What’s in a Name?

Alabama ID cardI have no idea what my name would have been had I not been adopted as an infant. As it turned out, I was christened Lillian Sue Wiygul. Sue came from my maternal grandmother, Sue Eleanor Varner. Lillian came from my paternal grandmother. Well, it sort of came from my paternal grandmother. I heard her called Miss Lil all my life. I guess my parents assumed Lil was short for Lillian. When they called to tell Daddy’s parents of their new arrival and that they had named her after Miss Lil, I’m told there was a long silence on the phone broken only when Miss Lil announced, in a hauty voice, “My name is not Lillian. I am Lilly Victoria. Whoops.


I’ve always gone by my middle name, Sue. It’s not that I don’t like the name Lillian, it’s a lovely name. But I was always just plain Sue. When Jim and I married in 1985 I took the name Sue Wiygul Martin. I happily used that name for seventeen years. When we moved to Alabama in 2002 I had to get a new ID. That’s when I found out that you can’t legally drop your first name unless you legally change your name. That knowledge sort of rode around on my shoulder for over a decade. I thought about it when I traveled for the Department of Veterans Affairs, VA. We have to use our legal first names in FedTraveler, the online travel package used by VA. I thought about it when I had to have my Personal Identity Verification, PIV, badge made. And it’s been slapping me in the face every time I use the smart card to log onto one of my VA computers because my screen reader speaks the name on the card every single time.


Earlier this month I opened a PayPal account and, guess what? I had to use my legal name on the account. When I released my book a couple of weeks ago people started buying the book. Confirmation emails started going out from my PayPal account and people started scratching their heads, wondering who Lillian Martin was.


It was the release of my book that finally galvanized me into action. The name printed on the book is the name I’ve been using, illegally as it turns out, Sue Wiygul Martin. I put everything I had into that book and I suddenly had a deep seated need for my legal name to be my true name.


I began making enquiries. What a mess! I had to petition the court and present a certified live birth certificate, our marriage license, and proof of residence. We live in St. Clair County in northeast Alabama so we had to go to Ashville, the county seat. We both work in Birmingham and Ashville is in the opposite direction so we had to take leave from work to get the deed done.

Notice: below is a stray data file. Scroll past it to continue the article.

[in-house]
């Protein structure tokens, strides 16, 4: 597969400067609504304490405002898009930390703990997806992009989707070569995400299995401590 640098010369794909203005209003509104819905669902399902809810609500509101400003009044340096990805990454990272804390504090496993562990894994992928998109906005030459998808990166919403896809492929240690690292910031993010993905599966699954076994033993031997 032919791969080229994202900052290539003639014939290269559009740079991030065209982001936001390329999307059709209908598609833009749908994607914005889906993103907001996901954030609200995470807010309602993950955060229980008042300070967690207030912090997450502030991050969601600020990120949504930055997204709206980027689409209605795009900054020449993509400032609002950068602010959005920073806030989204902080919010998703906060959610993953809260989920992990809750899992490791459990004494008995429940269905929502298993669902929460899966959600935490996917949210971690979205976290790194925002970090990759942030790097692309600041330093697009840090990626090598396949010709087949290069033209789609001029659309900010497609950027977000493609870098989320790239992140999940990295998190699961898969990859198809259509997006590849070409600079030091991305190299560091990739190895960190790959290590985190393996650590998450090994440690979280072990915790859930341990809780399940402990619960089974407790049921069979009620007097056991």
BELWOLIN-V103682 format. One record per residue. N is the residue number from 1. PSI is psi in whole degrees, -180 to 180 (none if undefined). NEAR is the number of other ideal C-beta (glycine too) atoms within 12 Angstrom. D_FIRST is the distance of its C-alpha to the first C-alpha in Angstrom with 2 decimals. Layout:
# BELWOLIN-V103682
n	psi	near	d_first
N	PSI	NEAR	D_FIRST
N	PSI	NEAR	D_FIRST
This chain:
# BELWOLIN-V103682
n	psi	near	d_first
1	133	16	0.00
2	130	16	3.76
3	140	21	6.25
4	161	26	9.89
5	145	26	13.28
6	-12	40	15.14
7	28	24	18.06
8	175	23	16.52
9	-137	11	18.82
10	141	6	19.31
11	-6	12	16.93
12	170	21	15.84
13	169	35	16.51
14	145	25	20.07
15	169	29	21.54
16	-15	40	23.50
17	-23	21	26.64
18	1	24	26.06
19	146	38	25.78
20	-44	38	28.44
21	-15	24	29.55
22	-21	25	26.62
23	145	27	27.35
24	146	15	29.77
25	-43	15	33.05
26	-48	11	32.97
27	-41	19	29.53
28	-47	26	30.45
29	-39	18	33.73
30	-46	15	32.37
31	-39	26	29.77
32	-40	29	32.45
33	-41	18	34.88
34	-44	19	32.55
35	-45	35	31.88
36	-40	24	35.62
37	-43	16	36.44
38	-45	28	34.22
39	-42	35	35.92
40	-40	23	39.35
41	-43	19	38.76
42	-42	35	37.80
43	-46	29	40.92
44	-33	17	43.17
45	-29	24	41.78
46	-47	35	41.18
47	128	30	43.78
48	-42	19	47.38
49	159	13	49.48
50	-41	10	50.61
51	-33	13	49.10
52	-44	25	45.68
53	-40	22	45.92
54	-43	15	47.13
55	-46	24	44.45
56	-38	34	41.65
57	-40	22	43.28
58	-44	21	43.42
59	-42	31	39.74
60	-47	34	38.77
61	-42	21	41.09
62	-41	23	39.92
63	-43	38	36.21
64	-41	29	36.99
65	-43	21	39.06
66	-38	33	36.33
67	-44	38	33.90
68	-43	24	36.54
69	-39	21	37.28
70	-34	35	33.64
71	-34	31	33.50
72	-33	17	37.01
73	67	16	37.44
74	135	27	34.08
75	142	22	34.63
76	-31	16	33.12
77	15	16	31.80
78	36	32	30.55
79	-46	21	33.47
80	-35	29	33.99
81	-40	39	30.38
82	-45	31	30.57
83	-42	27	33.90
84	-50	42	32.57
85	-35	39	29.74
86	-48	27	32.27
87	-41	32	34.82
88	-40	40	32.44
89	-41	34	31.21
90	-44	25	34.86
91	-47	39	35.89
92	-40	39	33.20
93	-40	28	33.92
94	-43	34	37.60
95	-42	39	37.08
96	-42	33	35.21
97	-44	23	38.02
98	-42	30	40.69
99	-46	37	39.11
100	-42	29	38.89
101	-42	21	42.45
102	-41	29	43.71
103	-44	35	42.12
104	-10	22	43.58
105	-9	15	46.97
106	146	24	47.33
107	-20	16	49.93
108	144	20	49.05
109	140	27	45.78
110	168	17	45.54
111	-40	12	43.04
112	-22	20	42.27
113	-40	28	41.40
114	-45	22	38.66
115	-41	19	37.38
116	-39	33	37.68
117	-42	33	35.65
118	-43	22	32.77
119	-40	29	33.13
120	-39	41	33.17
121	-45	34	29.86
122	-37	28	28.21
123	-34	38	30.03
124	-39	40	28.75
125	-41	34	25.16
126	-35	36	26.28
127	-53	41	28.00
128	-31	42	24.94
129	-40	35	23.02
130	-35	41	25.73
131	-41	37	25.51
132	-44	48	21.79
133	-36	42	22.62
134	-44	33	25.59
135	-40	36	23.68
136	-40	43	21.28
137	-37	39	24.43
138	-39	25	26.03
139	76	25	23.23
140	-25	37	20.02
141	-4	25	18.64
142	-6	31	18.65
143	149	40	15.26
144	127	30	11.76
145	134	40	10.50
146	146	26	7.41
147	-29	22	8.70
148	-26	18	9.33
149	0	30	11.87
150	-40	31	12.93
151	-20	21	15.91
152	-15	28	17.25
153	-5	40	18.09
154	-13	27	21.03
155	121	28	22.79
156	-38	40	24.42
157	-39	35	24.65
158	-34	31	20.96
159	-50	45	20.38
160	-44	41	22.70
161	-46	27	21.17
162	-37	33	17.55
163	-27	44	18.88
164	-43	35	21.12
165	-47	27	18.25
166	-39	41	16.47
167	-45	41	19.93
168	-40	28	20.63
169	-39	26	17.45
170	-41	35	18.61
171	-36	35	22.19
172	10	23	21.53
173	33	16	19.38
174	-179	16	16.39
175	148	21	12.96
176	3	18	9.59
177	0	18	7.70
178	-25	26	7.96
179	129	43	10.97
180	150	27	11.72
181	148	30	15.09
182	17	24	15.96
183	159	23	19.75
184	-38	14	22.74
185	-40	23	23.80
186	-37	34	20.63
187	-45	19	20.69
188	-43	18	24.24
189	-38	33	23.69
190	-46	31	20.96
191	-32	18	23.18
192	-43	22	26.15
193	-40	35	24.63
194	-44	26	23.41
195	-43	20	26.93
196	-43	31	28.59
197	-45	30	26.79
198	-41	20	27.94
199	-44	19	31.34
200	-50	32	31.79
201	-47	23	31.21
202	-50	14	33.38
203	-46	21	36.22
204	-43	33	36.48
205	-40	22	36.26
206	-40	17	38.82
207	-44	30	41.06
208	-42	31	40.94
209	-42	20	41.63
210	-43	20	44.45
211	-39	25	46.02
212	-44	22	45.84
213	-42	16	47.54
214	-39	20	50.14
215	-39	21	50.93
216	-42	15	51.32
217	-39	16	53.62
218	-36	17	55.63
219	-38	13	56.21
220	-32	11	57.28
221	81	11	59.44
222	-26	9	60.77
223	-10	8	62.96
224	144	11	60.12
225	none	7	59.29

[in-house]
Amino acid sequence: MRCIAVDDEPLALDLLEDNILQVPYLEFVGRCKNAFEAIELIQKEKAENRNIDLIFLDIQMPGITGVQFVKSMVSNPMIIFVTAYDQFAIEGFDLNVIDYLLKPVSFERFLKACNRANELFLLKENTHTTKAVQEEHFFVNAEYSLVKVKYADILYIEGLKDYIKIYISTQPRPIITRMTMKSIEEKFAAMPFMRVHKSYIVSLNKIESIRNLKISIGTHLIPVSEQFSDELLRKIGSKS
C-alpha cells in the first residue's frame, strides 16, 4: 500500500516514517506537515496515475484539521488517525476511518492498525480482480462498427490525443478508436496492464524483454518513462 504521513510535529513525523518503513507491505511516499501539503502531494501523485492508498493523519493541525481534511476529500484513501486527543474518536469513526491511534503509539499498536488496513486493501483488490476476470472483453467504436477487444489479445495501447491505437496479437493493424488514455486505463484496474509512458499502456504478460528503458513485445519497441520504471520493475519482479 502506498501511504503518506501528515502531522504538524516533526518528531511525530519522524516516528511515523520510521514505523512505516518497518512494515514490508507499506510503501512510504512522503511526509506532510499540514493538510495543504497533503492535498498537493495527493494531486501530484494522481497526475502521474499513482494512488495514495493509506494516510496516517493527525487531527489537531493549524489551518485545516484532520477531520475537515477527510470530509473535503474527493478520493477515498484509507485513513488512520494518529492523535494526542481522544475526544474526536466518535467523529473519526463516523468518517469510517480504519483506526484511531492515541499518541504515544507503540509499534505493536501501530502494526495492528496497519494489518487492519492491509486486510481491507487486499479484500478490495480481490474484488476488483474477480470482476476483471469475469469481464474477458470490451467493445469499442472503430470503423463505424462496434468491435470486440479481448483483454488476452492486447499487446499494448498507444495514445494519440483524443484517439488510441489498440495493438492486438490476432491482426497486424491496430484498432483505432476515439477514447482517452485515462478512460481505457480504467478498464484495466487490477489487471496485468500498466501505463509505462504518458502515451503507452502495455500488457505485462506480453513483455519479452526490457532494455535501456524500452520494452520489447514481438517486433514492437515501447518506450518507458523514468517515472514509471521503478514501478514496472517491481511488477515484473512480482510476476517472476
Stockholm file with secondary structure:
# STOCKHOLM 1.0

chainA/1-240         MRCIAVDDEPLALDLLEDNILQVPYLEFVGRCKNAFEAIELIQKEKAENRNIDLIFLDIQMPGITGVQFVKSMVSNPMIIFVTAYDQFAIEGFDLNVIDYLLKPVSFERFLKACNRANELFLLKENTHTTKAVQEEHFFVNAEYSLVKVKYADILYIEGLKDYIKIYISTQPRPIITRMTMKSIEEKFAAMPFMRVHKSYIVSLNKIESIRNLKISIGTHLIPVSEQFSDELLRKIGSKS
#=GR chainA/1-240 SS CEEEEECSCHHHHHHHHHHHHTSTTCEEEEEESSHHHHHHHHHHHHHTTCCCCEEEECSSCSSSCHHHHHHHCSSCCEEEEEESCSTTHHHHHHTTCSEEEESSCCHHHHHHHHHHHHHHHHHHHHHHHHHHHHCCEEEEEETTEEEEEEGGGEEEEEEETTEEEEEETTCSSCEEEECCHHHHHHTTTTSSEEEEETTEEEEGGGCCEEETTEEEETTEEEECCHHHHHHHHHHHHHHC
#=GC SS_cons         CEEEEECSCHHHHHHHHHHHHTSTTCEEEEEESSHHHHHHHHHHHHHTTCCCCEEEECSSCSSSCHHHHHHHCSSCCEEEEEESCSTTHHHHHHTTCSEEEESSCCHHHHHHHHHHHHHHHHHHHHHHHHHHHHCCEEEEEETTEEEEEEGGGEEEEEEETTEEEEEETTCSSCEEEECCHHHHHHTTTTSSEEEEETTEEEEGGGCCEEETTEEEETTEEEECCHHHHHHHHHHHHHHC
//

Once I filled out the petition I had to sign it and get it notarized. That meant I had to find a notary public. I started asking around in the office and Jeri unearthed Samantha. The next time I was in the office, Samantha Brought her seal making gadget and I signed the petition. We took time off last week and took all of the materials to the courthouse in Ashville. They had to open a case on the docket so I had to pay $45, in cash. Who carries cash these days? Fortunately, there was a bank just across the street. They set the date for me to appear before a judge for September 27, 2013.


We slept late that morning and headed for Ashville at 7:30. As we drove down the driveway Jim asked, “What are we supposed to have with us?”


Turning to him, I said, hesitantly, “I . . . don’t . . . know.”Both of us wracked our brains but neither of us could remember what, if anything, we were supposed to have with us. We drove all the way into Springville in silence. Finally, at the four-way stop, I said, “I think they’ve got everything there. They’d have to because, remember, they had to have the paperwork to open a case on the court docket.”


“Yeah, yeah, that makes sense,” Jim replied. We relaxed and drove on.


At the courthouse, I told the lady what we were there for and she had us take a seat. Then we were summoned to the court room. When I imagined this scene I pictured a room, paneled in dark wood, filled with people who had business with the court. We were ushered into a smallish room that was completely empty. Before I could get Kismet settled, the judge, wearing a black robe, entered the room, followed by a clerk. For some reason Kismet chose that moement to do her clever imitation of a wookie. I was thankful that the judge laughed at my little darling’s antics. Eventually I got her calmed down and stuffed her under my chair. Lest your imagination run away with you, the “dog stuff” just involves getting her to sit, facing away from me, and then I give her the command, “down,” and slide her neatly beneath the chair. A very useful procedure for keeping dogs out of the way and tails untrodden upon.


The judge asked me to raise my right hand and swear that I would give truthful answers to his questions. Sitting up straight, I did as I was told. He asked a number of questions concerning my desire to change my name and I answered them one by one. “Why do you want to change your name?” he asked.


“My maiden name was Lillian Sue Wiygul but I’ve gone by Sue all my life. When we got married I took the name, Sue Wiygul Martin, not knowing that I couldn’t.”


“And how long have you been married?”


“Twenty eight years,” I replied.


“Wonderful…” he murmured.


“Well, I see no reason not to grant your petition.” And it was done. Hearing the judge speak those words was like a benediction.


I hadn’t realized how important this was to me. I took the name, Wiygul, as an infant, unknowingly. Now I was taking it in the full knowledge of my adulthood. That was the name on my book and now it was my own true name.

We went into another room so I could have a new ID made. We laughed and joked. I was almost giddy and it was contagious. As soon as we got back in the car I put on the song, Closer to Fine, by The Indigo Girls. It includes the lyrics, “Got my papers and I was free!”


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